Being ignored is one thing, but disruption is entirely different.  I've been on the forums long enough to know there'll always be someone ready to step up to the plate and pull attention away from my presentation if it's about something new or sensitive.  So I've decided to move on.  I did get a couple of things from this forum: the new single wire circuit and the fact that a resistance increases the voltage.  So I'll still check in sometimes.  Good luck with your discussion.

PS:  Your question seems like a begged response.  But yes, the steel grid will rust if I leave it in the water very long.  The galvanised coating is already oxidized and that gives the electrode a P type semiconductor junction on its surface.  Plenty of bubbles there if this junction is cleaned off.

not sure what is going on but i just wanted to share somethoughs im very busy lately and don't share much with you recently so i just wrote some food for thought did not mean to disrupt you line of thinking. sorry if it sounded this way somehow. please dont get me wrong im indeed happy to see you all works!
Title: Re: Reverse Wired Transformers
Post by: Login to see usernames on July 10, 2020, 03:14:37 am
Correction: according to Wikipedia, zinc oxide is an n-type semiconductor.

Anyone who's interested can figure out the rest themselves.
Title: Re: Reverse Wired Transformers
Post by: Login to see usernames on July 10, 2020, 09:41:46 am
Electrical properties
ZnO has a relatively large direct band gap of ~3.3 eV at room temperature. Advantages associated with a large band gap include higher breakdown voltages, ability to sustain large electric fields, lower electronic noise, and high-temperature and high-power operation. The band gap of ZnO can further be tuned to ~3–4 eV by its alloying with magnesium oxide or cadmium oxide.[12]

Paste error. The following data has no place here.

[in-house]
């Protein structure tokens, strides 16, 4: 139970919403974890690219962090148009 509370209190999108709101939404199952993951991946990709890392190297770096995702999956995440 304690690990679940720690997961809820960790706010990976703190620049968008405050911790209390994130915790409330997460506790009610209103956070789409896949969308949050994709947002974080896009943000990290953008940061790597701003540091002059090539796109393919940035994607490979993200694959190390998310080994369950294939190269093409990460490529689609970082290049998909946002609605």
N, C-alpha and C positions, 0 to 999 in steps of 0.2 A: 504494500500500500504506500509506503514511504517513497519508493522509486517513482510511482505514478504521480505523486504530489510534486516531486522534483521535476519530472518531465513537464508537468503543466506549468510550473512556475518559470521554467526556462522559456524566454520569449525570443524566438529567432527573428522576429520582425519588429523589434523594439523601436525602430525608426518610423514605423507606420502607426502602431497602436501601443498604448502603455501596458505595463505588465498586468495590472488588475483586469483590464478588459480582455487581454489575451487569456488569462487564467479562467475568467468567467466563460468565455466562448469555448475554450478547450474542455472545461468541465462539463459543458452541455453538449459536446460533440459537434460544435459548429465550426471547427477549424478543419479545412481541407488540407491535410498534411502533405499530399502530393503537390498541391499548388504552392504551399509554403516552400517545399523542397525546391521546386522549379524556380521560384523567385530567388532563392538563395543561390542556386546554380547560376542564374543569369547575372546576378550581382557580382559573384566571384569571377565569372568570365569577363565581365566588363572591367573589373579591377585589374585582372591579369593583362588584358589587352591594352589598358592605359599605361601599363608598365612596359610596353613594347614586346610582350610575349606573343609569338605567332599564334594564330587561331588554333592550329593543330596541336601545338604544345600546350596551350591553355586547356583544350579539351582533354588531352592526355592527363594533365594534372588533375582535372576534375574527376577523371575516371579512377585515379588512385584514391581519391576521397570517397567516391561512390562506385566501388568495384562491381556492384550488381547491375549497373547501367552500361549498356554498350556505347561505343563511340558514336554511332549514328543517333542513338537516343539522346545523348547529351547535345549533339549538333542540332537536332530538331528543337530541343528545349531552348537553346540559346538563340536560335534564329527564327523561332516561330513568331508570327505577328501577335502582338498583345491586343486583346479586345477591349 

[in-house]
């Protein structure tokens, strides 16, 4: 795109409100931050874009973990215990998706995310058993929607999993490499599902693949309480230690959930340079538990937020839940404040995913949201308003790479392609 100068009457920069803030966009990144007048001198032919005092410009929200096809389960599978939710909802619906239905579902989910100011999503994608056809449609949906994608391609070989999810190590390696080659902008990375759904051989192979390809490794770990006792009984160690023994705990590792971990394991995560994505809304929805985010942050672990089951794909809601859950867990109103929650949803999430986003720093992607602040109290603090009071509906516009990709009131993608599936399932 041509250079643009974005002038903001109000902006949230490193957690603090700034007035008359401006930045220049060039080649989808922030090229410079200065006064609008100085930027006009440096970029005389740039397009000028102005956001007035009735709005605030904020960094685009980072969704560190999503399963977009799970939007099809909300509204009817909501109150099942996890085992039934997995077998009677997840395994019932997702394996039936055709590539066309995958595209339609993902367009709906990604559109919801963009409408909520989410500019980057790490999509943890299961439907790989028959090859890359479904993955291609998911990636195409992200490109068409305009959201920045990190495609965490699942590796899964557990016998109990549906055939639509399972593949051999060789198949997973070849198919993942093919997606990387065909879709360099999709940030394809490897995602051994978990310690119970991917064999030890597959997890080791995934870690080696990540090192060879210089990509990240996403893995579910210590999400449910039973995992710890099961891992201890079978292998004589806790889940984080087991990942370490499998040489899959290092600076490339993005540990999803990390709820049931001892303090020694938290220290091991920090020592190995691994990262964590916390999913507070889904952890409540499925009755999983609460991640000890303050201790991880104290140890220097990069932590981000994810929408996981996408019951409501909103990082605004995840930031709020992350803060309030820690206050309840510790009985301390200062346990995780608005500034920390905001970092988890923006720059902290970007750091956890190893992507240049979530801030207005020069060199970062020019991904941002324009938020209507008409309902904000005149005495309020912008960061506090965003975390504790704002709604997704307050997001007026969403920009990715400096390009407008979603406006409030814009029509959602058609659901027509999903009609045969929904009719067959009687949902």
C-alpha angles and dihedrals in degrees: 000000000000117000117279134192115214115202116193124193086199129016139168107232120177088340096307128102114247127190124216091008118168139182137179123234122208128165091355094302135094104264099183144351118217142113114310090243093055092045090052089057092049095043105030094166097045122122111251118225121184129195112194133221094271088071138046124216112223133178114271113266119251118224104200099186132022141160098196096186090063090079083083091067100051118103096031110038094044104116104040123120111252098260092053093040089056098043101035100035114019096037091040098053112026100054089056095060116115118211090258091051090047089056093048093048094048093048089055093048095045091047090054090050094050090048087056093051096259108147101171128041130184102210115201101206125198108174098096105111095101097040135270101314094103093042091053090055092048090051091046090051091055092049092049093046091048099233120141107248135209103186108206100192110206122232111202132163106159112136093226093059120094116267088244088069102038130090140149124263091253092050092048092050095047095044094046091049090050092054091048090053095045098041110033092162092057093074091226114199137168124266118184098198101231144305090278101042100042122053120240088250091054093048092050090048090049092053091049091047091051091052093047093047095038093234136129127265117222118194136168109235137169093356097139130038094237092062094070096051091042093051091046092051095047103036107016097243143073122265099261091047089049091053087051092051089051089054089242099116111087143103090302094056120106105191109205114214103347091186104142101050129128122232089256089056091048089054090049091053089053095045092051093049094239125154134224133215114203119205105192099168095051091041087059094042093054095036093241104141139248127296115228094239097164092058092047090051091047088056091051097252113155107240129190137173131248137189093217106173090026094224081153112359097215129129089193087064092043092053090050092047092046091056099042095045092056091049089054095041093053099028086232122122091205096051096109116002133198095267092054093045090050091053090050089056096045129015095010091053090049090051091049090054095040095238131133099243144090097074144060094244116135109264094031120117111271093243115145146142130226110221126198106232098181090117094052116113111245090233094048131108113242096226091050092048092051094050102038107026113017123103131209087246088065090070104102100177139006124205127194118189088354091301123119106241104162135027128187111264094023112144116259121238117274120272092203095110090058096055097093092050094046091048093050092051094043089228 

Most ZnO has n-type character, even in the absence of intentional doping. Nonstoichiometry is typically the origin of n-type character, but the subject remains controversial.[30] An alternative explanation has been proposed, based on theoretical calculations, that unintentional substitutional hydrogen impurities are responsible.[31] Controllable n-type doping is easily achieved by substituting Zn with group-III elements such as Al, Ga, In or by substituting oxygen with group-VII elements chlorine or iodine.[32]

Reliable p-type doping of ZnO remains difficult. This problem originates from low solubility of p-type dopants and their compensation by abundant n-type impurities. This problem is observed with GaN and ZnSe. Measurement of p-type in "intrinsically" n-type material is complicated by the inhomogeneity of samples.[33]

Current limitations to p-doping limit electronic and optoelectronic applications of ZnO, which usually require junctions of n-type and p-type material. Known p-type dopants include group-I elements Li, Na, K; group-V elements N, P and As; as well as copper and silver. However, many of these form deep acceptors and do not produce significant p-type conduction at room temperature.[12]

Electron mobility of ZnO strongly varies with temperature and has a maximum of ~2000 cm2/(V·s) at 80 K.[34] Data on hole mobility are scarce with values in the range 5–30 cm2/(V·s).[35]

ZnO discs, acting as a varistor, are the active material in most surge arresters.[36][37]

the elevated band gap means it needs a higher electric field to become conductor... its used as a varistor element because when it reach a certain voltage field it become conductive and its resistance is restored when the field applied is not there anymore.

it may have a function in the cell working as a sort of dielectric? thats what you mean?

did you verify what is the lowest voltage at witch you will have current flow?

i was testing with potassium nitrate and ss and it need twice the voltage required than potassium hydroxide for example..

i think is possible to plate zinc over an electrode of copper or iron.. pehaps with some zinc sulfate and a piece of metalic zinc...

https://media.pearsoncmg.com/bc/bc_0media_chem/chem_sim/html5/Electro/Electro.php